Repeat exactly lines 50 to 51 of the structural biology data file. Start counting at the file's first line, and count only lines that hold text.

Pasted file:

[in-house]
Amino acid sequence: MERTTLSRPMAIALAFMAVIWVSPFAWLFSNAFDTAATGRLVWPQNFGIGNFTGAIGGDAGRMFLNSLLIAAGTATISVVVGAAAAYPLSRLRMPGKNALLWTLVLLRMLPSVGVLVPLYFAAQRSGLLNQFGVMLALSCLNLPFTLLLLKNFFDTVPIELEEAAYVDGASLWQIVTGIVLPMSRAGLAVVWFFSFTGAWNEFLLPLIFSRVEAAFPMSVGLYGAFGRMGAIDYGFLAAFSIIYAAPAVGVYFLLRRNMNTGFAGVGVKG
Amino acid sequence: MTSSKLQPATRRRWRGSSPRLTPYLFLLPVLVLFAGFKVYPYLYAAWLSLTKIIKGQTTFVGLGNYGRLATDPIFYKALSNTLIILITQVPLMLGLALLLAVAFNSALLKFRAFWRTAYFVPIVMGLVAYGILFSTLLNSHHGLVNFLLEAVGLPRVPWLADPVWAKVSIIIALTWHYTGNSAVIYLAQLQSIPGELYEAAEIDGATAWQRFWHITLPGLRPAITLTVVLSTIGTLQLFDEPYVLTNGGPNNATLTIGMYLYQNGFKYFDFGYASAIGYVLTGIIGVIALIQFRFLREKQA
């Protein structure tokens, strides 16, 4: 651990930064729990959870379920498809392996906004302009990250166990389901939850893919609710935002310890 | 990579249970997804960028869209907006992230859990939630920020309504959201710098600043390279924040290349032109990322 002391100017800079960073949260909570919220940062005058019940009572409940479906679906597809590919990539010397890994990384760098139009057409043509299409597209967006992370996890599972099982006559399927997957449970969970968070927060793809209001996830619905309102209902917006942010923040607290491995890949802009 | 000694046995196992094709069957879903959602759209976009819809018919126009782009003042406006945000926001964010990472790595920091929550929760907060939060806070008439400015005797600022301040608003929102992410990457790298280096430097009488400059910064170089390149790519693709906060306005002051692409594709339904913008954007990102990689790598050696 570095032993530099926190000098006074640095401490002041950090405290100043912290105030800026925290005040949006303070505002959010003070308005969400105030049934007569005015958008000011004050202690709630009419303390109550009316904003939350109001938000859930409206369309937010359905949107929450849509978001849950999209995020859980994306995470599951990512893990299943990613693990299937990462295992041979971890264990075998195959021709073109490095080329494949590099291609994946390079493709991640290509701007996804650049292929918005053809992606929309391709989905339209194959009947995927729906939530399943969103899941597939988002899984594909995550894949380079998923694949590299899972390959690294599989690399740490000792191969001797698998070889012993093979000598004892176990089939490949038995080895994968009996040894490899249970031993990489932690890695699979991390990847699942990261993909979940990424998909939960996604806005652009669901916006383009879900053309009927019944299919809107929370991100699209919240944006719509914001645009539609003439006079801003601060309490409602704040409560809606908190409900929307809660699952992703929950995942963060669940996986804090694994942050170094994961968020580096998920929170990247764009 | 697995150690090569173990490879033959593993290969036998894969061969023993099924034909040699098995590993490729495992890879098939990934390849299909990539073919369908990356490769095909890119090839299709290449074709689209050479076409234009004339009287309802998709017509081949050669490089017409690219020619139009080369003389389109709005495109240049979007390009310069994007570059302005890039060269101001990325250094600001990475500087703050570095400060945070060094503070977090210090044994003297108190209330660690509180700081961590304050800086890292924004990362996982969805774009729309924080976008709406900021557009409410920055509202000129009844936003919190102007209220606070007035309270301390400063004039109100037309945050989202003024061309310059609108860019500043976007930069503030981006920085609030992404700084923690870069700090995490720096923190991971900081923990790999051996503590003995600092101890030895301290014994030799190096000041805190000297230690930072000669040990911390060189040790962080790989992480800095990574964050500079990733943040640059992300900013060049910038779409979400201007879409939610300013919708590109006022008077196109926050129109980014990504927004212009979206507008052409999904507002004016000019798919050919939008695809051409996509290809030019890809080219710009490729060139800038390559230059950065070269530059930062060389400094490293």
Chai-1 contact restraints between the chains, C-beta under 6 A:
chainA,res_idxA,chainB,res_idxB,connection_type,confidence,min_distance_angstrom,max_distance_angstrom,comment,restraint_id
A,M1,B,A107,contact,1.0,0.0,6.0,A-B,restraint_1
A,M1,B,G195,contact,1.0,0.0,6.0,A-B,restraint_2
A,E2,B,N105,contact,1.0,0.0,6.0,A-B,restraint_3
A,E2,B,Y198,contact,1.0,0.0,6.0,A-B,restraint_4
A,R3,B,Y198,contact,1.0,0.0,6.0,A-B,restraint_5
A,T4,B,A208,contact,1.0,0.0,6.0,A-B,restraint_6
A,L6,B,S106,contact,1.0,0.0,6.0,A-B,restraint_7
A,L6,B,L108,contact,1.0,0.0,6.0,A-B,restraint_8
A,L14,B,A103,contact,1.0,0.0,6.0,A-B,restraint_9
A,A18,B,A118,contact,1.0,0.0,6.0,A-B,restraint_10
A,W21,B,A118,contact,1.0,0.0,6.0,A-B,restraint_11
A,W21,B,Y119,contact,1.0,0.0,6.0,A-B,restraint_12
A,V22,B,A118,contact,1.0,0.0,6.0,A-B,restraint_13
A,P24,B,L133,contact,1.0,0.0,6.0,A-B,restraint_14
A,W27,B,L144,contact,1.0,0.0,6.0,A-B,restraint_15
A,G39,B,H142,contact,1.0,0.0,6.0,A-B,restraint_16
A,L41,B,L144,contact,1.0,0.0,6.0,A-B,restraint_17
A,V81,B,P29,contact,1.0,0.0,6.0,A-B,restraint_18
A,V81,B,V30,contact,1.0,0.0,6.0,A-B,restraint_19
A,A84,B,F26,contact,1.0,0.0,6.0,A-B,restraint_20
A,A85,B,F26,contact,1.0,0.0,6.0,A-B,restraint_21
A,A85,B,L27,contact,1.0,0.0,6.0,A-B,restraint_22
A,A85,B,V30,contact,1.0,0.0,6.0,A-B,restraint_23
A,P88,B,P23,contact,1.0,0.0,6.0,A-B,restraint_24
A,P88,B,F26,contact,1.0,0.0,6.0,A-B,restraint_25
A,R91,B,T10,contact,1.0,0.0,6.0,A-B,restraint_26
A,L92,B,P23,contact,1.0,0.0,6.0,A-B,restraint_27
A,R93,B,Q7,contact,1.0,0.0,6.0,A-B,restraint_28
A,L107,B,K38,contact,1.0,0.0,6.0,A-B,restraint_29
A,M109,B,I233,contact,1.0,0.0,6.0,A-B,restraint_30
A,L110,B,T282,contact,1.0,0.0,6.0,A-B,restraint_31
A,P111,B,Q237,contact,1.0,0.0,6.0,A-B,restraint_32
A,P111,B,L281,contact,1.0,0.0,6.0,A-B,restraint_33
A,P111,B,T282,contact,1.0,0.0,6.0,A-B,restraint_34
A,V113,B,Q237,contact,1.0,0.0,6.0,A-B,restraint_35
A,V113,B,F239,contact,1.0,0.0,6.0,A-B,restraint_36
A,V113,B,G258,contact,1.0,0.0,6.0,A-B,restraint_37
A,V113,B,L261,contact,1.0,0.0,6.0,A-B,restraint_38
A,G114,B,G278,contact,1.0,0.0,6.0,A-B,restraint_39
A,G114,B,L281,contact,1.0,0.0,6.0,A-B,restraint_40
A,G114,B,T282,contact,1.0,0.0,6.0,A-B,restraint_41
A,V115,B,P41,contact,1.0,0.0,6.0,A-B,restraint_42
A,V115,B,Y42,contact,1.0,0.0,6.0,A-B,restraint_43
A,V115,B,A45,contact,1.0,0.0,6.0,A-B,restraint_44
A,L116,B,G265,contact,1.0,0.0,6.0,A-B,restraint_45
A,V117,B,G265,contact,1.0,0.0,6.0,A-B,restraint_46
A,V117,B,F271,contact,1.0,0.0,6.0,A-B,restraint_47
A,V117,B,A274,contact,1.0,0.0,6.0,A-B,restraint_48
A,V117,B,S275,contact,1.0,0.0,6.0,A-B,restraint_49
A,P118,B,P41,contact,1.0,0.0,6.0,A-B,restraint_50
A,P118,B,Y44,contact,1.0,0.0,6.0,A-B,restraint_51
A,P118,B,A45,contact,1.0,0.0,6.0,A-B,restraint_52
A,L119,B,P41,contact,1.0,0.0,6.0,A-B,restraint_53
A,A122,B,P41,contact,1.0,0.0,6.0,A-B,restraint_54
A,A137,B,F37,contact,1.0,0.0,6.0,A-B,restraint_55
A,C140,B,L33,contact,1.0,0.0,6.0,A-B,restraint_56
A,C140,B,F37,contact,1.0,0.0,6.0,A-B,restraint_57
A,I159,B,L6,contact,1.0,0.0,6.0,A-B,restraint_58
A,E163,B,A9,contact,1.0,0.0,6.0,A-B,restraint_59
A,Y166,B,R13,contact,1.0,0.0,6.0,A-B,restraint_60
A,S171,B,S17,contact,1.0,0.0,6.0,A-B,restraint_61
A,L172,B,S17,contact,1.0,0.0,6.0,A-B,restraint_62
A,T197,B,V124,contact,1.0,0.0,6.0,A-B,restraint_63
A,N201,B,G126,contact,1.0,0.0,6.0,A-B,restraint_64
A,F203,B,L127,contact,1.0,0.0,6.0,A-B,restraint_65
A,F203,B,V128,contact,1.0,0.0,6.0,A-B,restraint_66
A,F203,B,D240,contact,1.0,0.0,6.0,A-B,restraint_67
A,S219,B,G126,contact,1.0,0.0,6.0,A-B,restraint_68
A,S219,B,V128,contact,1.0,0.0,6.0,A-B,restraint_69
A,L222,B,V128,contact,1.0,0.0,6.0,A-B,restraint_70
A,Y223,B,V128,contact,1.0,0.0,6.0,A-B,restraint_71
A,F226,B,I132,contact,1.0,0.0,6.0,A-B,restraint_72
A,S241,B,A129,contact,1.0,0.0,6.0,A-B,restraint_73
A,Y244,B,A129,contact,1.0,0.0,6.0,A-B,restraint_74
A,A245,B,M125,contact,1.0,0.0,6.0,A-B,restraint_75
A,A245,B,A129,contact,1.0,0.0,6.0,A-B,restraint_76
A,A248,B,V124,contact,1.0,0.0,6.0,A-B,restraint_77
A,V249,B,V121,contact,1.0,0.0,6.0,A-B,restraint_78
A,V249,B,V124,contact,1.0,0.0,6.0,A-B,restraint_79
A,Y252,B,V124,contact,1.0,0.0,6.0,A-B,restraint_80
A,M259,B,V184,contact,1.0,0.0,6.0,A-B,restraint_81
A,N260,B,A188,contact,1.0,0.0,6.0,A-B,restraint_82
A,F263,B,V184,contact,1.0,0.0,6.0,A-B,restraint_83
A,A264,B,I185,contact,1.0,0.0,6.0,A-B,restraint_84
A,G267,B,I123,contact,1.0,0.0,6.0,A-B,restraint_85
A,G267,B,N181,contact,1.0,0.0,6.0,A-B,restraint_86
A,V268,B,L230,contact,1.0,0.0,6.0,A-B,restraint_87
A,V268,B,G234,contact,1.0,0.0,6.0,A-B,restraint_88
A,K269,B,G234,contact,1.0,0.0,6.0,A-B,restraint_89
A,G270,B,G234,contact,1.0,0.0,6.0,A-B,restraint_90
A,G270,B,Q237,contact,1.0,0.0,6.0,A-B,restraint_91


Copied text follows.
A,V115,B,A45,contact,1.0,0.0,6.0,A-B,restraint_44
A,L116,B,G265,contact,1.0,0.0,6.0,A-B,restraint_45